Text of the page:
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2nd March

First Published in The New York Sun, March 2, 2007

By Andrew Wolf

When the history books are written, it will be noted that the beginning of the end of New York’s grand experiment with mayoral control of the schools came at 6:30 a.m. on January 29, 2007. It was then that the city’s school buses began to roll on new routes suggested by an extraordinarily expensive outside consultant, hand-picked without competitive bidding by the Department of Education.

In a certain sense it is a sad reflection of our times that the outrage over the direction of the schools came as a result of the peripheral issue of bus routes. That eighth-grade reading scores haven’t budged in eight years, a reflection of educational stagnation impacting tens of thousands of our students, doesn’t seem quite as compelling as one child waiting in the cold for a bus that never comes.

The outrage over the bus plan has re-energized parent activists. When the mayor eliminated the 32 school districts and their superintendents four years ago, protests were held throughout the city. A time-tested strategy was employed to defuse parents and activists: give them jobs and contracts. The creation of the job of “parent coordinator” in all city schools converted more than 1,000 possible foes to true believers.

Other jobs were found for citywide parent leaders such as Ernest Clayton, then the head of the United Parents Association, once the city’s most visible parent group. When was the last time you heard about the United Parents Association?

On Wednesday, the mayor and chancellor announced, at a hastily called press conference, the appointment of a “chief family engagement officer” for the public schools, Martine Guerrier, who had been the appointee of the president of Brooklyn, Martin Markowitz, to the Panel for Education Policy.

The cost of all this has risen. Mr. Clayton was brought into the fold as a parent support officer in Queens for a mere $60,000 salary. Ms. Guerrier is being paid a cool $150,000.

The announcement was made just hours before a rally was held at St. Vartan’s church in Murray Hill. The rally was sponsored by the Working Families Party, the political arm of the city’s unions and left-wing “organizing” groups such as ACORN.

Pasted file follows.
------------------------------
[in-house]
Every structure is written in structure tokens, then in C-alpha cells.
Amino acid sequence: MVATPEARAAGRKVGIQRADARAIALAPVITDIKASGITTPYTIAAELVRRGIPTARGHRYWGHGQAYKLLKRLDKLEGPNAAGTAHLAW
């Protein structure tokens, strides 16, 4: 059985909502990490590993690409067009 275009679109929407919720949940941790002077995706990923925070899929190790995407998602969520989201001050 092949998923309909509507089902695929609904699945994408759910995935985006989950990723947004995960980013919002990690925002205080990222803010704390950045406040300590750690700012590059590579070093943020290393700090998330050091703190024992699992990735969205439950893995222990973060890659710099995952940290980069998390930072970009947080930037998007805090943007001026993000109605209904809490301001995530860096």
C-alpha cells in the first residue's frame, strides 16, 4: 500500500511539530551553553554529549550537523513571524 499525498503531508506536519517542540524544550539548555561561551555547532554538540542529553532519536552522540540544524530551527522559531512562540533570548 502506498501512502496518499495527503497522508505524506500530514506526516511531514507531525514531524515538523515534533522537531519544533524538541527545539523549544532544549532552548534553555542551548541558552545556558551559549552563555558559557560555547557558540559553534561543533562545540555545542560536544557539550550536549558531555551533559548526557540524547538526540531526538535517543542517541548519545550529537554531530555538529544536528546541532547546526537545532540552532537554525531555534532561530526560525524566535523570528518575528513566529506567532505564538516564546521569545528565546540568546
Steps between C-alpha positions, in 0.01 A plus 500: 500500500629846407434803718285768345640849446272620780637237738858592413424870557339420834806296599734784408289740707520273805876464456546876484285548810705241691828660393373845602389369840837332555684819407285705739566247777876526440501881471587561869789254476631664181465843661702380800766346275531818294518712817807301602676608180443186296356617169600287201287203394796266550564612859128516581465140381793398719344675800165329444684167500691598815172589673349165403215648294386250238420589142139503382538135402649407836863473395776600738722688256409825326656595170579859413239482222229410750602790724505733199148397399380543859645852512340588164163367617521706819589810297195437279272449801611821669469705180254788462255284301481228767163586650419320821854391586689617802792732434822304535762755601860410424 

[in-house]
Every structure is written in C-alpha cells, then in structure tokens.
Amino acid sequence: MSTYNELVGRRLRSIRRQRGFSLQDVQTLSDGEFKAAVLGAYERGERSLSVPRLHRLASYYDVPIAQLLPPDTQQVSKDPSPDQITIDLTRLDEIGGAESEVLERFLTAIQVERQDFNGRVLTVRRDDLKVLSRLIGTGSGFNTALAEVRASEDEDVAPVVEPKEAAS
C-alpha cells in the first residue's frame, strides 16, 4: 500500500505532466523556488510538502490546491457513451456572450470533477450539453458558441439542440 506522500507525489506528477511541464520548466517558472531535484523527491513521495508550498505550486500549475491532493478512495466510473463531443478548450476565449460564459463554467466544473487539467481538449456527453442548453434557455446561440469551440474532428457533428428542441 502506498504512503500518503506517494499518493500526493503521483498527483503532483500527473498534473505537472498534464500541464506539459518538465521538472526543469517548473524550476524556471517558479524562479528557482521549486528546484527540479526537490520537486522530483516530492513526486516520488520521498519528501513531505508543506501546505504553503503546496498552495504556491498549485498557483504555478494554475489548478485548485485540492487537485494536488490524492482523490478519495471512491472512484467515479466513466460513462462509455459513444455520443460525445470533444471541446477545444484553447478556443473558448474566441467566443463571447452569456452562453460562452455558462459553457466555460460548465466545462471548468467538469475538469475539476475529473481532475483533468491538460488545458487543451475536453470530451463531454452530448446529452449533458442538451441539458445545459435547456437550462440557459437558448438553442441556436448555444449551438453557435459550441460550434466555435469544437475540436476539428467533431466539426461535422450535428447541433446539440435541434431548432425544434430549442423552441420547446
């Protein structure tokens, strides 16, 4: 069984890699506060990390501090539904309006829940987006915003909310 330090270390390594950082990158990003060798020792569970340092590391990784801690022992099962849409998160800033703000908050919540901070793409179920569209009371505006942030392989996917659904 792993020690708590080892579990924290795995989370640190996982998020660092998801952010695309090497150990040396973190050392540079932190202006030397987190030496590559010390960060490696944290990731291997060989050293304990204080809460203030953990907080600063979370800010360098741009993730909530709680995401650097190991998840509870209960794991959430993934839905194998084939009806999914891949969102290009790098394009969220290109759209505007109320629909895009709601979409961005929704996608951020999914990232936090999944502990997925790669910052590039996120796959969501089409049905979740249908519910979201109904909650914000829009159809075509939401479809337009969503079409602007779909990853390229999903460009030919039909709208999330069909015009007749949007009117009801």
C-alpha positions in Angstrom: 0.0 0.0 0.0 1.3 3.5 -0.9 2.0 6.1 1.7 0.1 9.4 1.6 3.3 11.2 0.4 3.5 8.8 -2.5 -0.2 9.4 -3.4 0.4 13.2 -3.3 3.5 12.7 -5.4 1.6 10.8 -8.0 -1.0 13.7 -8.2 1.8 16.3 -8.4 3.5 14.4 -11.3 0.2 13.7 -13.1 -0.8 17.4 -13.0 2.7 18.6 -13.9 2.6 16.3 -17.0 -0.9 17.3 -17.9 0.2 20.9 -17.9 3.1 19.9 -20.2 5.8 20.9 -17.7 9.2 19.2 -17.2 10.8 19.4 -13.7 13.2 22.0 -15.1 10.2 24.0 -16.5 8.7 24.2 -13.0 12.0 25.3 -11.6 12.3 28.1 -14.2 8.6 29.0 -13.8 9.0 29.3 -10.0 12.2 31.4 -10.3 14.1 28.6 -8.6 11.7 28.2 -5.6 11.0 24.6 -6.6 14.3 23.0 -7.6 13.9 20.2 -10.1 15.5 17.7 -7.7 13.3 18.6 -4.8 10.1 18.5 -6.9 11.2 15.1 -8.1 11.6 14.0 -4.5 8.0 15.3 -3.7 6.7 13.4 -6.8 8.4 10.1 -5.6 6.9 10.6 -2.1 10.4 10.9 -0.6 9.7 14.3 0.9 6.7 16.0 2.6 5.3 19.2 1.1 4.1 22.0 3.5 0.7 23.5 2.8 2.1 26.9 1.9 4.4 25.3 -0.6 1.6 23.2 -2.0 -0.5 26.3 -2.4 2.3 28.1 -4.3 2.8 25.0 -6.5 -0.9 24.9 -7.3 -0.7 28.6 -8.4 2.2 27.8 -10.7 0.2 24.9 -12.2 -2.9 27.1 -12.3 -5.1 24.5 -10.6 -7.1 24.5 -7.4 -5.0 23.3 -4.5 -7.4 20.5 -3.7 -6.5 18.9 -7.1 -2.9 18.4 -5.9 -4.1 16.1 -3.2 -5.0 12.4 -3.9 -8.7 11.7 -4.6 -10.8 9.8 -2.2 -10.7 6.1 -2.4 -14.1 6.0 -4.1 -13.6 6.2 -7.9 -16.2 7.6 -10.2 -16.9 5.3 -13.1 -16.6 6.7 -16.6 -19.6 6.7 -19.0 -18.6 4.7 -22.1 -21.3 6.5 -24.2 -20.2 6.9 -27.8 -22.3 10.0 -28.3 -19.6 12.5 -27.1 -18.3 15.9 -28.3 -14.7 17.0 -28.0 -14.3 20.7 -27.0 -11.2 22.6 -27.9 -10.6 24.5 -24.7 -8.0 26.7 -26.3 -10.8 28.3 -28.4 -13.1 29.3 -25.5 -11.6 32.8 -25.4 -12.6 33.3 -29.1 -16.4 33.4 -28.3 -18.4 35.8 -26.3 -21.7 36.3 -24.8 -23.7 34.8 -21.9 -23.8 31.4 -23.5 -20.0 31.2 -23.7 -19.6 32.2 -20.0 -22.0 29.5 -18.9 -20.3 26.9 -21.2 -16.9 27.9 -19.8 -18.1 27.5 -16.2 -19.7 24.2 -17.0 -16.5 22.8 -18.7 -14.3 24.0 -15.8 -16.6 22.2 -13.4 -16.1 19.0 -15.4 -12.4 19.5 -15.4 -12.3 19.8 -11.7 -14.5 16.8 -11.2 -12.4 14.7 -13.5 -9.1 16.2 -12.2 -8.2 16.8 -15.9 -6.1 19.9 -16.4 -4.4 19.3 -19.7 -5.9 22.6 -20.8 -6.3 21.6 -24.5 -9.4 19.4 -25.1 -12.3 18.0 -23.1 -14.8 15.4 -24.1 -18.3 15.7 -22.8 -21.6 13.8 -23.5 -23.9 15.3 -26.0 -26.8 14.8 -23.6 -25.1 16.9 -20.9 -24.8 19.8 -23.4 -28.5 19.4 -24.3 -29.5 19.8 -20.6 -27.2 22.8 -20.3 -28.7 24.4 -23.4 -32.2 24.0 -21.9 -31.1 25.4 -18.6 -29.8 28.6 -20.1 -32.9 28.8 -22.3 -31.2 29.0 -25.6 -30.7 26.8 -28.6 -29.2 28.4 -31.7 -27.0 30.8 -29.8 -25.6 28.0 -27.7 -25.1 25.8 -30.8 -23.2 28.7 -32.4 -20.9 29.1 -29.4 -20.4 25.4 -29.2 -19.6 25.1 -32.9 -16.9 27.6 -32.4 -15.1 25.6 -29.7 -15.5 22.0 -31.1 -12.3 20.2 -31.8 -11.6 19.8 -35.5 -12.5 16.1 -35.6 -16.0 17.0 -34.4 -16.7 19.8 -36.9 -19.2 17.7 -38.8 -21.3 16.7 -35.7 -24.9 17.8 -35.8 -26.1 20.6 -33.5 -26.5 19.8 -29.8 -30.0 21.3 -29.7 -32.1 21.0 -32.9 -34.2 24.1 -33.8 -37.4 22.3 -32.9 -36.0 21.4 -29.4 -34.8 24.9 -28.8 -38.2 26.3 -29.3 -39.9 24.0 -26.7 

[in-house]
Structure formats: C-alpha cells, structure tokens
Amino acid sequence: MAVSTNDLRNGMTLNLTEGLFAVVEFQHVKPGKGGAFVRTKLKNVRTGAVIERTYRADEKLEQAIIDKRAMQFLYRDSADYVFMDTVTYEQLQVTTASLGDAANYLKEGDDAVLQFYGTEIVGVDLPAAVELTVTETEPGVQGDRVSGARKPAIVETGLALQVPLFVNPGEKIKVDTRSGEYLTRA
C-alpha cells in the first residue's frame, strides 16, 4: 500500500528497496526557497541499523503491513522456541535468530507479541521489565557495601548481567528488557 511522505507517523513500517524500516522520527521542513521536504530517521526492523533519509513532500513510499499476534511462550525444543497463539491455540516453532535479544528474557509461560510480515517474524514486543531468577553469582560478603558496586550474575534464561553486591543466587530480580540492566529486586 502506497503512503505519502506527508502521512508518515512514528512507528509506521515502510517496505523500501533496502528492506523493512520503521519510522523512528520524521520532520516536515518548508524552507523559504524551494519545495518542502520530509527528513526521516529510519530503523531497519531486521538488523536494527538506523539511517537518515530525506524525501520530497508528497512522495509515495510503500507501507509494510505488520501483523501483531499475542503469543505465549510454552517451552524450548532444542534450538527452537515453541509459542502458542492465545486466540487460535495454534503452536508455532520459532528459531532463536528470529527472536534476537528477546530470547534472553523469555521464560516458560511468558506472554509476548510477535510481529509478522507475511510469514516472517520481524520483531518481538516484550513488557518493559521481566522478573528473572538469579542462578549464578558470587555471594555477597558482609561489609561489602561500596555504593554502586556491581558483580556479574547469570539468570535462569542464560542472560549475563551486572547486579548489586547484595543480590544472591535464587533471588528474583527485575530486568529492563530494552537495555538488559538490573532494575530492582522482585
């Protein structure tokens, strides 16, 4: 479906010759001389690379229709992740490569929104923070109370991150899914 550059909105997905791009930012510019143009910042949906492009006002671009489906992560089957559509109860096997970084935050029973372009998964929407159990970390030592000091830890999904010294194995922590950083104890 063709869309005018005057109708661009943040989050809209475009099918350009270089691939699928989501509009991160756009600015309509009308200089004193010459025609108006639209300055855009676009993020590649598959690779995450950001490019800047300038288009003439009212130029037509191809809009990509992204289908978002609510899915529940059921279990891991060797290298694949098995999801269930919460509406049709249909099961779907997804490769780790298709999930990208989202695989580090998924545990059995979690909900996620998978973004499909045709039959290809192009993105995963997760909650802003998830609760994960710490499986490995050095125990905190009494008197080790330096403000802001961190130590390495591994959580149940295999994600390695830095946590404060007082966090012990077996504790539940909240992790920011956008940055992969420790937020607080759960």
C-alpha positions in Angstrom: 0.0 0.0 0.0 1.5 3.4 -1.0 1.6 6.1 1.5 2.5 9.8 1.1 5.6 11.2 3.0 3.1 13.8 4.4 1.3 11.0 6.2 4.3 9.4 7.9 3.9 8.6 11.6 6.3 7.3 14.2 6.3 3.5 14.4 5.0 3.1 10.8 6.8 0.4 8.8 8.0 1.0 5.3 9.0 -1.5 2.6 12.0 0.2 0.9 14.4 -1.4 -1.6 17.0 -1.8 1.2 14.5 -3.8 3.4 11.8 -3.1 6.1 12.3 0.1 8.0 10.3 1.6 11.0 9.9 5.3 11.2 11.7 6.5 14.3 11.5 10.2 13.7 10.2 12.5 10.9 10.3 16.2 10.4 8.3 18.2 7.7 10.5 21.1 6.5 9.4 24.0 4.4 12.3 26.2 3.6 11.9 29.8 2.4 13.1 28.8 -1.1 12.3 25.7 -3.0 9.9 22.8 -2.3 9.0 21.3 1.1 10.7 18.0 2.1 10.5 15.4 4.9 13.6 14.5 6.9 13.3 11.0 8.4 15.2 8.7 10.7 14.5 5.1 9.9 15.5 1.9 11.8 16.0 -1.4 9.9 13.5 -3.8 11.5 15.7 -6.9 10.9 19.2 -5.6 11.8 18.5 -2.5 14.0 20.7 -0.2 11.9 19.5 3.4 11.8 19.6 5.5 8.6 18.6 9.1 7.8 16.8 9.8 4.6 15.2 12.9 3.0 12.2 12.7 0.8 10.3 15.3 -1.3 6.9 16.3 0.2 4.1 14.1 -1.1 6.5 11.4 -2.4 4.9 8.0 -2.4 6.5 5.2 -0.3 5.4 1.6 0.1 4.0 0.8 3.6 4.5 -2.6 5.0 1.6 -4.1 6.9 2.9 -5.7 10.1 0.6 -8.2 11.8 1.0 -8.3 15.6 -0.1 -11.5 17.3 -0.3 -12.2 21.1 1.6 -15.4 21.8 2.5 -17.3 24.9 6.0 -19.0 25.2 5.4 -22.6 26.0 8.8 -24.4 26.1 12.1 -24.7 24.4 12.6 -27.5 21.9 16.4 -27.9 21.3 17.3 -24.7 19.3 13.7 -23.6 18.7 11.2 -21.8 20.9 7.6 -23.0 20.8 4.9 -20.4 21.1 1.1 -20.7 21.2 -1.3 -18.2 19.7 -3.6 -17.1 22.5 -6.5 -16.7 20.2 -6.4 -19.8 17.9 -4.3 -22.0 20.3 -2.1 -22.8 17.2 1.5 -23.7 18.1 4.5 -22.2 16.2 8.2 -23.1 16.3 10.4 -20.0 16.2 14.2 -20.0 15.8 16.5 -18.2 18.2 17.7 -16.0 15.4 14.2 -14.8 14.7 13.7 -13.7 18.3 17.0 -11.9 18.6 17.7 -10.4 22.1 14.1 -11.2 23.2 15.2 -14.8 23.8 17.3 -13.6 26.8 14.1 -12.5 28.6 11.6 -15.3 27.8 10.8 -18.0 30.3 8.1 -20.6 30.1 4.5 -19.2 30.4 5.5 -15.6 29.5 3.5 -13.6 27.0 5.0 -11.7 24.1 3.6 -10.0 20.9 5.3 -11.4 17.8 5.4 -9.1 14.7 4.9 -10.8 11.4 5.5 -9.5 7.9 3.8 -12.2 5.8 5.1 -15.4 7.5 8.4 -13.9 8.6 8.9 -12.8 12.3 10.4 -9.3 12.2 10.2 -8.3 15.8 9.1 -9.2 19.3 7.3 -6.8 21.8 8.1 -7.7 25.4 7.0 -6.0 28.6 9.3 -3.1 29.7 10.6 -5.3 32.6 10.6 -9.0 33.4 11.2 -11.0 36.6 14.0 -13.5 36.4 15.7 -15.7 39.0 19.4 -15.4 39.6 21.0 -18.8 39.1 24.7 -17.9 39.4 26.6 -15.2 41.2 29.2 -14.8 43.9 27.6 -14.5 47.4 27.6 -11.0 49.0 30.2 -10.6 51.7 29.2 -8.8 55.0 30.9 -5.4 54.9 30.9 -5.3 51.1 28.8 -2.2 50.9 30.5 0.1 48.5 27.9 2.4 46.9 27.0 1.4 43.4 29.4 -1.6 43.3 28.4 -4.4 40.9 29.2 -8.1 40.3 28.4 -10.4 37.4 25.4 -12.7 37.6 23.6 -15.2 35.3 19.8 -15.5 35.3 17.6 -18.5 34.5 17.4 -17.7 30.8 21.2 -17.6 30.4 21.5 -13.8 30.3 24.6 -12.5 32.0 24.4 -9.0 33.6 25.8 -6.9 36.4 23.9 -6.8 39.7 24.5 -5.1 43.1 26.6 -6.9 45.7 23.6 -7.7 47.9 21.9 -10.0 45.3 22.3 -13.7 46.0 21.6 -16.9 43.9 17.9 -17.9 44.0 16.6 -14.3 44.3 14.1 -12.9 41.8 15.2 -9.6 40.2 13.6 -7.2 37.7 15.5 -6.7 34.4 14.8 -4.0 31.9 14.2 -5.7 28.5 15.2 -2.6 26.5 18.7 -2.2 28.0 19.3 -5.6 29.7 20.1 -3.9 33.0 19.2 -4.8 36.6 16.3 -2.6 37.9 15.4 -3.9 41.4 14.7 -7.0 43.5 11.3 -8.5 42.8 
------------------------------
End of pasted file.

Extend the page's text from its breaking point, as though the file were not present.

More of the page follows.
This must come as a disappointment to the mayor and chancellor, who have gone so far as to give groups like ACORN and the Northwest Bronx Community and Clergy Coalition control over some of the new small high schools.

Certainly, the United Federation of Teachers is doing all it can to encourage the outrage. But the concern of parents throughout the city is real. It emanates from the mistakes made by a top-down structure that has systematically excluded New York’s greatest strength, our communities.

Last week, scores of angry parents couldn’t get into a forum with the chancellor in the South Bronx because the room was filled. In Forest Hills, parents at a middle school are upset that one of the new small high schools will be placed in their building. In Riverdale, parents are livid that their 5-year-olds who are accepted into a long awaited gifted and talented program may be bused to another school miles from home.

In Throggs Neck, parents are shocked that one of the city’s top middle schools, M.S. 101, is being dismantled. One of Brooklyn’s state senators, Carl Kruger, is upset that the gifted and talented programs in his district are being compromised, while Korean-American parents at the Bronx High School of Science feel their children have been discriminated against on foreign language offerings. There is plenty of grassroots outrage over the direction of the schools.

It’s no wonder that the chancellor, when in Albany on Monday, got a grilling by legislators. It is convenient for many, such as the editorialists at the New York Post, to lay all this at the feet of the UFT. But this is not a case of the dog eating the homework. The mayor and Mr. Klein are being graded by the public here, and the public is concluding that unfettered mayoral control has failed.

I favor the mayor running the schools, but under the watchful eye of an entity that can apply some restraint on foolishness when it occurs. The logic would be a reconstituted independent board of education. With the mayor term-limited, the principle of electoral accountability is, for the Bloomberg administration, moot. This issue will surely come before the Legislature, perhaps sooner than we think.

© 2007 The New York Sun, One, SL, LLC. All rights reserved.

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